Improving Technical Security Mutually Agreed Norms for Routing Security (MANRS)

New Routing Security Survey Shows Incidents and their Impacts

Routing security incidents happen – for many network operators probably at least once a month, and probably close to 5% of those incidents have real (and negative) network impacts. And though overall the routing system tends to be pretty quiet, some networks have really bad days sometimes. These are some of the results from the Routing Resilience Survey Report we just released from our pilot project to analyze routing security incidents and their real-world impacts.

At the end of 2013 we launched, in partnership with BGPmon, a pilot project called the Routing Resilience Survey. As I explained in a November 2013 blog post announcing the project, the effort was focused on collecting incident data related to routing resilience from operators’ points of view. This approach allowed us not only to filter out false positives – for instance, legitimate configuration changes – but also to record the impact and severity of the incidents.

The pilot ran for a little more than six months, from November 2013 until June 2014, with 30 operators from Tier 1, Tier 2/3, cloud and content delivery networks, enterprises, and other types of ISPs from all around the world. Because we allowed the participants to also classify events related to their customers’ networks, the Survey represented 239 autonomous systems in total.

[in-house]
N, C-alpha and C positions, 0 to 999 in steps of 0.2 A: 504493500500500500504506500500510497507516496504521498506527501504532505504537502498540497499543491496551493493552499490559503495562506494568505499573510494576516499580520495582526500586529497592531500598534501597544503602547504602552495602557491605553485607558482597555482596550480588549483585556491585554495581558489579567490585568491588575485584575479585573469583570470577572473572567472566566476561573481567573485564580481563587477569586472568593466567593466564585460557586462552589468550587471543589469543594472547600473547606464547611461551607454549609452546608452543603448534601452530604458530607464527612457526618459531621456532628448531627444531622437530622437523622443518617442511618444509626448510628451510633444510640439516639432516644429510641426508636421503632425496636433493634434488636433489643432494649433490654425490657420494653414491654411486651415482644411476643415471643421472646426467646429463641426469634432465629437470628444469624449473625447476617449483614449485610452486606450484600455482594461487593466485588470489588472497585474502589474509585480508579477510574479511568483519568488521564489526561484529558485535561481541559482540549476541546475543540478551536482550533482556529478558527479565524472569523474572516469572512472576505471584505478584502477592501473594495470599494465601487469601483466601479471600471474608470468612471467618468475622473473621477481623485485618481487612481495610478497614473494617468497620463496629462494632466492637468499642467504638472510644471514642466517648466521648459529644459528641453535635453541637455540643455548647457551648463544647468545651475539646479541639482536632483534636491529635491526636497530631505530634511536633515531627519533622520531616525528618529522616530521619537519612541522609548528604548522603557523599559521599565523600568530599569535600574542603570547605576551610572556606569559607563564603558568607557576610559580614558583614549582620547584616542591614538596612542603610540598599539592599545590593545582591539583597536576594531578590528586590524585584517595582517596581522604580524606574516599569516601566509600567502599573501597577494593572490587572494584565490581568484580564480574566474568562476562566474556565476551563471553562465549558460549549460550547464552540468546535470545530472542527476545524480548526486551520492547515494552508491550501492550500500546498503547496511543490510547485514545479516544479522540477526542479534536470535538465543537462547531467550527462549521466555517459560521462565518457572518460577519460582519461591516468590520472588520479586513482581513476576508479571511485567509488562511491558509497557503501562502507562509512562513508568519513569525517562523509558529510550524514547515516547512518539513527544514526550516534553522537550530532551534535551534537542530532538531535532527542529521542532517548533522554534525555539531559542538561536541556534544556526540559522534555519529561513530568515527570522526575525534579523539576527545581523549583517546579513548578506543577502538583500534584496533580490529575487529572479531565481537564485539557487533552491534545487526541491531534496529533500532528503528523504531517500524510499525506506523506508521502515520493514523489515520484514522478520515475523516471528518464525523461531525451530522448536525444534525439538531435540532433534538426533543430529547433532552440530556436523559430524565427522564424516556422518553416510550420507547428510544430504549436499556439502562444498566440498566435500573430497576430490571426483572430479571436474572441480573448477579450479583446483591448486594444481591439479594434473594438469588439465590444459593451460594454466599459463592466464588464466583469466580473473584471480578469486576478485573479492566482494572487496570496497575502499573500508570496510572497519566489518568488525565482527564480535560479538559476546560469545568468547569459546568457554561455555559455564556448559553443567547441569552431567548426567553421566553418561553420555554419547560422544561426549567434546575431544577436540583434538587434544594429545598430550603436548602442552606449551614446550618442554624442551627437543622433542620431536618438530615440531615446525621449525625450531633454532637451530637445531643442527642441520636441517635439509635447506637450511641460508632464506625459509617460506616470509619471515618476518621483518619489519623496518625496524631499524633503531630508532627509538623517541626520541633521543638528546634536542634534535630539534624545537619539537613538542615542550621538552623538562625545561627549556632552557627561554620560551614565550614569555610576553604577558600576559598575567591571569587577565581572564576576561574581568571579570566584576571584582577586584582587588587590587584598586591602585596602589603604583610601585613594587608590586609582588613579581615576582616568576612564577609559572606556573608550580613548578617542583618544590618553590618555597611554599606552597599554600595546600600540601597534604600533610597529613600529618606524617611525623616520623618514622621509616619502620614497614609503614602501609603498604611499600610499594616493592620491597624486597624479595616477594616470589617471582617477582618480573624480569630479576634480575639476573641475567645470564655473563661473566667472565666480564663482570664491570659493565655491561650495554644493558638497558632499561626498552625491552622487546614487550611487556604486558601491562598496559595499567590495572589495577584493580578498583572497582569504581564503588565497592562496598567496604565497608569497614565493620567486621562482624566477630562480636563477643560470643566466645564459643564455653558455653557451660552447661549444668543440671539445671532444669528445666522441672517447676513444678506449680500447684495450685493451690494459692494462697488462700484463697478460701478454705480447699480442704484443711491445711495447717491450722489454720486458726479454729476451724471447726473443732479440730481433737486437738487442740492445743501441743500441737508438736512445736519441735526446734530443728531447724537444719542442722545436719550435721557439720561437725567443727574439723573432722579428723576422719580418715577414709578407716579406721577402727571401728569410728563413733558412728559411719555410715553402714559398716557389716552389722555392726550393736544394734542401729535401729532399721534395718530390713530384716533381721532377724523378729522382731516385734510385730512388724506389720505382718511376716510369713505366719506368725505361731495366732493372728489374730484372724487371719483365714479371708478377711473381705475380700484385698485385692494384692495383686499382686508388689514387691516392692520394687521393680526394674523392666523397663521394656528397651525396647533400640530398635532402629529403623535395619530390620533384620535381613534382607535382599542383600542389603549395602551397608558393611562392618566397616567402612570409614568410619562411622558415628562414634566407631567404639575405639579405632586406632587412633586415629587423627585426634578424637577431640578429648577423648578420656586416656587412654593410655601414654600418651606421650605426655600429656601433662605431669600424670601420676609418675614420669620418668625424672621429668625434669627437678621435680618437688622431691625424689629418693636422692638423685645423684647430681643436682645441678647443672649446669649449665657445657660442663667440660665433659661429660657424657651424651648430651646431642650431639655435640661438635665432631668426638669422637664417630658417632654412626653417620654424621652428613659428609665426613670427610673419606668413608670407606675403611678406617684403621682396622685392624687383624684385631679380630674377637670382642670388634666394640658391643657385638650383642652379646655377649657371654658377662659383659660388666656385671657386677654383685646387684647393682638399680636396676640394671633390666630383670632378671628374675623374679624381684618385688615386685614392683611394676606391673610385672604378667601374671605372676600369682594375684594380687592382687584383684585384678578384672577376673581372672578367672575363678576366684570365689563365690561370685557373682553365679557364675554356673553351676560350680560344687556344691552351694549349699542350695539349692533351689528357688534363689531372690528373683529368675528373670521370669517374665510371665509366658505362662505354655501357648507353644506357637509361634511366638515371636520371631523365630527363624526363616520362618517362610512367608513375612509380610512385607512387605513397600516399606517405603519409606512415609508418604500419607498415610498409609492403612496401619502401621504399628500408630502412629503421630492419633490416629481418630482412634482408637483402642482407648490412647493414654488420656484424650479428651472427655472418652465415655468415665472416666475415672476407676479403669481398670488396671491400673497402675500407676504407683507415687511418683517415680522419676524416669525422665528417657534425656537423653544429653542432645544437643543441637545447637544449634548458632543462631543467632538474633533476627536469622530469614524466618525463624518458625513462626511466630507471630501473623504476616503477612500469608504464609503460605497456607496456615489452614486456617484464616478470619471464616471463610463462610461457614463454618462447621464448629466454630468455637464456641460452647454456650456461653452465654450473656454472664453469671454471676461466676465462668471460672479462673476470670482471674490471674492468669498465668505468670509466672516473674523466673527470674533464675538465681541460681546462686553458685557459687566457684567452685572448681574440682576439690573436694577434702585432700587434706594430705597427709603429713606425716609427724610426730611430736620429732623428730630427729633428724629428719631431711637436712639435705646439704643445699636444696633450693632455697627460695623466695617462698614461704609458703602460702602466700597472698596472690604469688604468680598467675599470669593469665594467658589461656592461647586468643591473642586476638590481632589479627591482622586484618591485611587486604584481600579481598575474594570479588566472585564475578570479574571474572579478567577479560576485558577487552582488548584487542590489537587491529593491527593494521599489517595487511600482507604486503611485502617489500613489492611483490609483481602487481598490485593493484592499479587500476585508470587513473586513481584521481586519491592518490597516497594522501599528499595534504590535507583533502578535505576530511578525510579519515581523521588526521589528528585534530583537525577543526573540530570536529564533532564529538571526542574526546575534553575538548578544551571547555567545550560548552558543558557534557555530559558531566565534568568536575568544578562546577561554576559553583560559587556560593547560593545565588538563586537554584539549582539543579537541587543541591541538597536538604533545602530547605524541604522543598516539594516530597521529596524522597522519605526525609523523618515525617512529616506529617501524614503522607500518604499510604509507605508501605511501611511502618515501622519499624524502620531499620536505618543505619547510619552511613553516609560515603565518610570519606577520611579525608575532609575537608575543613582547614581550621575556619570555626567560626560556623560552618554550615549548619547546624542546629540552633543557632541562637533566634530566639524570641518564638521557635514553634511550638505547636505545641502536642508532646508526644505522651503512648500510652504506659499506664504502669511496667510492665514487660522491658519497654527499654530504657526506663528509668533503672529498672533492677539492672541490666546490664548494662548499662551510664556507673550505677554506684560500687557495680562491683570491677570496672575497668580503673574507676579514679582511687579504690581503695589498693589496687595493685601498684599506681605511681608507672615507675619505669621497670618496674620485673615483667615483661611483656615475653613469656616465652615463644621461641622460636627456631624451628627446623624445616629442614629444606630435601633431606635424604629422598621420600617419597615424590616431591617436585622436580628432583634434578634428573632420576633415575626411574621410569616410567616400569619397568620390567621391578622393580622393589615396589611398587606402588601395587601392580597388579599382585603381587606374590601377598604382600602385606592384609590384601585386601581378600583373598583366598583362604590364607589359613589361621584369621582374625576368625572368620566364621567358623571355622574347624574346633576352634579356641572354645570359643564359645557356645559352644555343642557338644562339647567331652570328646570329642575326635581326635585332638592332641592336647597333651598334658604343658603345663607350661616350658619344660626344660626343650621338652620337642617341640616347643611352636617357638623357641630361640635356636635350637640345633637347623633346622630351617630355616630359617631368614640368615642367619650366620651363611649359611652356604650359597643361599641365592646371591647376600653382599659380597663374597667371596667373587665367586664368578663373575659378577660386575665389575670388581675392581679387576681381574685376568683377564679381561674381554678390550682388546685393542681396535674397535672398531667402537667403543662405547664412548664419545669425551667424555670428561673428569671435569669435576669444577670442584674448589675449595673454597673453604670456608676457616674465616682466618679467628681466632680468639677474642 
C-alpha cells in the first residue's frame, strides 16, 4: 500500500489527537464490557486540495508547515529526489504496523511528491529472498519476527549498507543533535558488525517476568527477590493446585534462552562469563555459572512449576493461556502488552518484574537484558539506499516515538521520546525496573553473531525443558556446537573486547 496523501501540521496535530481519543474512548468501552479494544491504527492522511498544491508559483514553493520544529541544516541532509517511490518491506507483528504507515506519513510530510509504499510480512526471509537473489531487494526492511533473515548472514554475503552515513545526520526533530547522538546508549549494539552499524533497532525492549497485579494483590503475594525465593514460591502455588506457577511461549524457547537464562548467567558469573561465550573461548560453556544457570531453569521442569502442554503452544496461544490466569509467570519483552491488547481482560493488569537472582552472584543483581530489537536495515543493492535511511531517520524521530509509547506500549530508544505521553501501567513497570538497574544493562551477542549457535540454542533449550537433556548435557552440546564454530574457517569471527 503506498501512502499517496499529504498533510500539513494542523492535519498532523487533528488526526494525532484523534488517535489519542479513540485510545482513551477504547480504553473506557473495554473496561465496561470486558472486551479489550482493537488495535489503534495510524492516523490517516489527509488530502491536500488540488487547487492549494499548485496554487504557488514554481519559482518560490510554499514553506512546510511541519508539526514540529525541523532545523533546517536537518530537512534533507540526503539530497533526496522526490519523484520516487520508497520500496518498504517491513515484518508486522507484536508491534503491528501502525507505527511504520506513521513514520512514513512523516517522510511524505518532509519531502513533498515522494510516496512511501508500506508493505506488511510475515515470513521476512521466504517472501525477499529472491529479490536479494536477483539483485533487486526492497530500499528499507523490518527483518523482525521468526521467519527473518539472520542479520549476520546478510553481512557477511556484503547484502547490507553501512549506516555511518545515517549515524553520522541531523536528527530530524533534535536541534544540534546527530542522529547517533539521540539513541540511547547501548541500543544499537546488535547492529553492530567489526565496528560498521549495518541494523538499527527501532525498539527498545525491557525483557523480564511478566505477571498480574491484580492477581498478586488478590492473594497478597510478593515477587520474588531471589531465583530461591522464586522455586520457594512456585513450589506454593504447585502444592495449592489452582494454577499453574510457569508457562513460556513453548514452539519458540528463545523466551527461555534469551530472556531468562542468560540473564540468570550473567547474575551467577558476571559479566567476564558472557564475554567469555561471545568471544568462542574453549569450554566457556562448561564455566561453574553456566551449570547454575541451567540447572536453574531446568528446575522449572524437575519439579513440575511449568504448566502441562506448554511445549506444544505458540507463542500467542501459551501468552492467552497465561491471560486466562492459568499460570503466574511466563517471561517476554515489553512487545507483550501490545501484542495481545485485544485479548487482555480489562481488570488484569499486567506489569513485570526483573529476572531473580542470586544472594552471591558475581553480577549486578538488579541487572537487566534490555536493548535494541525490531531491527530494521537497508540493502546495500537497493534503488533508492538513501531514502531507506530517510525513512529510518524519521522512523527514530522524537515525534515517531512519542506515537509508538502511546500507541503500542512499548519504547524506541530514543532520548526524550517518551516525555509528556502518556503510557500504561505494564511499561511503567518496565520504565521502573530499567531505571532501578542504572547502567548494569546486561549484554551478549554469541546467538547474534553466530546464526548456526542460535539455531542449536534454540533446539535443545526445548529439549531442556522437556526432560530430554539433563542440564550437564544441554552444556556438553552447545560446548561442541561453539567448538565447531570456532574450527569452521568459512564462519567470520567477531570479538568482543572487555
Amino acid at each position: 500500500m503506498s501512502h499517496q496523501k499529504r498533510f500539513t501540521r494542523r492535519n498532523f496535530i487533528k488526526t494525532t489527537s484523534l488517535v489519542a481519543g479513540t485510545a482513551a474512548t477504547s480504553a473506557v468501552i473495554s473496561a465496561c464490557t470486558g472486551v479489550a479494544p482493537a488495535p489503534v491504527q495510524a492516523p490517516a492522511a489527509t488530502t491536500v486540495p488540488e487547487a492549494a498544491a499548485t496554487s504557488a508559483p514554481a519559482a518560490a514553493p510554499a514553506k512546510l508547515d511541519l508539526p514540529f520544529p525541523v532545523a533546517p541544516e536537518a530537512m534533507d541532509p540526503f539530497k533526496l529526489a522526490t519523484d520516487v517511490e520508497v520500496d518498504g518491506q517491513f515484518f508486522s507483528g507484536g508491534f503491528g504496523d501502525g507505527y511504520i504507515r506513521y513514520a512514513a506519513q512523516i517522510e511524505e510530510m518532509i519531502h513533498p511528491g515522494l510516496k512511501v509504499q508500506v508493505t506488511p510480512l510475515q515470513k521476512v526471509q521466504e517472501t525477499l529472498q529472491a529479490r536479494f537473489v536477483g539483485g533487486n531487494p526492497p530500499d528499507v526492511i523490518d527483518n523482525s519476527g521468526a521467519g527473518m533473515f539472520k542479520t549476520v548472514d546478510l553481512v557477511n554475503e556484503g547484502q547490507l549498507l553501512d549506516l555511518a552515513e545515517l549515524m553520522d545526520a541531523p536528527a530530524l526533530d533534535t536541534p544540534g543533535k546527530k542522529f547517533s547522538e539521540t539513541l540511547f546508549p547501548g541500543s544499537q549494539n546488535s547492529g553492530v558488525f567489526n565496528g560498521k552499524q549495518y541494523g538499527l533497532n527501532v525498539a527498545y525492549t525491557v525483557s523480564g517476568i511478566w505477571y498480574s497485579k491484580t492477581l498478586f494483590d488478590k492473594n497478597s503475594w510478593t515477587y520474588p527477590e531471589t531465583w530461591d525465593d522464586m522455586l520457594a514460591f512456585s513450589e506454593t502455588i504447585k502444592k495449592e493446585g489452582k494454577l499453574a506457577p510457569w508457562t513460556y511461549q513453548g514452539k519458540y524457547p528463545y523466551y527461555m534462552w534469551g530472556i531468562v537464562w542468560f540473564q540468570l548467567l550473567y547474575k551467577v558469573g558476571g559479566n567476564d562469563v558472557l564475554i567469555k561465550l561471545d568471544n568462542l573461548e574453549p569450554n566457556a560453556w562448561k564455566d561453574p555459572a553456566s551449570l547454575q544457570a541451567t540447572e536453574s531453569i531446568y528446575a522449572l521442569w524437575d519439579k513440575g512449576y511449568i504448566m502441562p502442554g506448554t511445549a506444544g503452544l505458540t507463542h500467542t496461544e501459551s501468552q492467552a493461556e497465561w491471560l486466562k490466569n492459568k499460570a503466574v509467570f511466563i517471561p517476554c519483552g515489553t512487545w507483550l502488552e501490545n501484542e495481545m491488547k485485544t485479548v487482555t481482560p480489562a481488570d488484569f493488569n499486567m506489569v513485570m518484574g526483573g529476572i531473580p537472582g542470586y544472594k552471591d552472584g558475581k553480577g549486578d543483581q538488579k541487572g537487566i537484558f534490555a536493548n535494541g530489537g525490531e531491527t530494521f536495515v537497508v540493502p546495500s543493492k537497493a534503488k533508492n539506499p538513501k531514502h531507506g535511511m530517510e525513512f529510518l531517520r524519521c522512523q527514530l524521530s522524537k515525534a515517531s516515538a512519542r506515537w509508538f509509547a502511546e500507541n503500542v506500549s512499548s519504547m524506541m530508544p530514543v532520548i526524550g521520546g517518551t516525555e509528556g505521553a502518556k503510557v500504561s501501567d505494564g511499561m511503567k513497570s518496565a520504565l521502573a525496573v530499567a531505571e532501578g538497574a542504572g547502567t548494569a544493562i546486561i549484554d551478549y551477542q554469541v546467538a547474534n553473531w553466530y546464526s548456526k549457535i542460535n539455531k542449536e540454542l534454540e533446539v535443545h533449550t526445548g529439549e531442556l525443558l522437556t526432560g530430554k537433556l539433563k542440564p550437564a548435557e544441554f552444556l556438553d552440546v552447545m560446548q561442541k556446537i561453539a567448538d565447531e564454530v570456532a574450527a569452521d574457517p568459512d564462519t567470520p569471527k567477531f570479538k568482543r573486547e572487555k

Over the course of the project, we collected more than 2000 potential routing security incidents!

Participants were asked to respond to BGPmon’s weekly summaries of potentially harmful events related to participants’ networks that the monitoring system detected. Were these legitimate incidents, and what were their impacts? Was it a monitoring system or a customer call that alerted the operator to the incident, or did it go unnoticed? These were some of the questions we asked in order to classify the events.

Full study findings are presented in the report at

The results are not surprising, but they can help us understand some of the challenges to global deployment of routing security protocols. The main conclusions of the report are:

  • Incidents with real impact are rare.
  • There is a high percentage of false positives.
  • Incidents are fixed quite quickly.

More specifically, we found that the routing security problem is not perceived as critical by many network operators. It is very interesting to see the difference in impact assessment between an operator’s and an external observer’s point of view. And quite frankly, neither is probably right – the truth is most likely somewhere in between. According to the report, “while network operators are aware of the vulnerabilities of the routing system, risks associated with them are perceived as low. In such circumstances, reactive measures seem to be more appropriate and proactive protection is deployed only if it has low operational costs associated with it.”

However, relying only on reactive measures definitely does not offer sufficient protection. Many, if not most, routing incidents happen outside the operator’s control, and resolving the incident often requires help from other network operators.

And, as we have stated plenty of times, deploying simple routing resilience measures like those outlined in the “Mutually Agreed Norms for Routing Security” (MANRS) document can help your network and many networks around you. And if done collectively by network operators around the globe, it can help the entire Internet.

Please read the report and let us know what you think!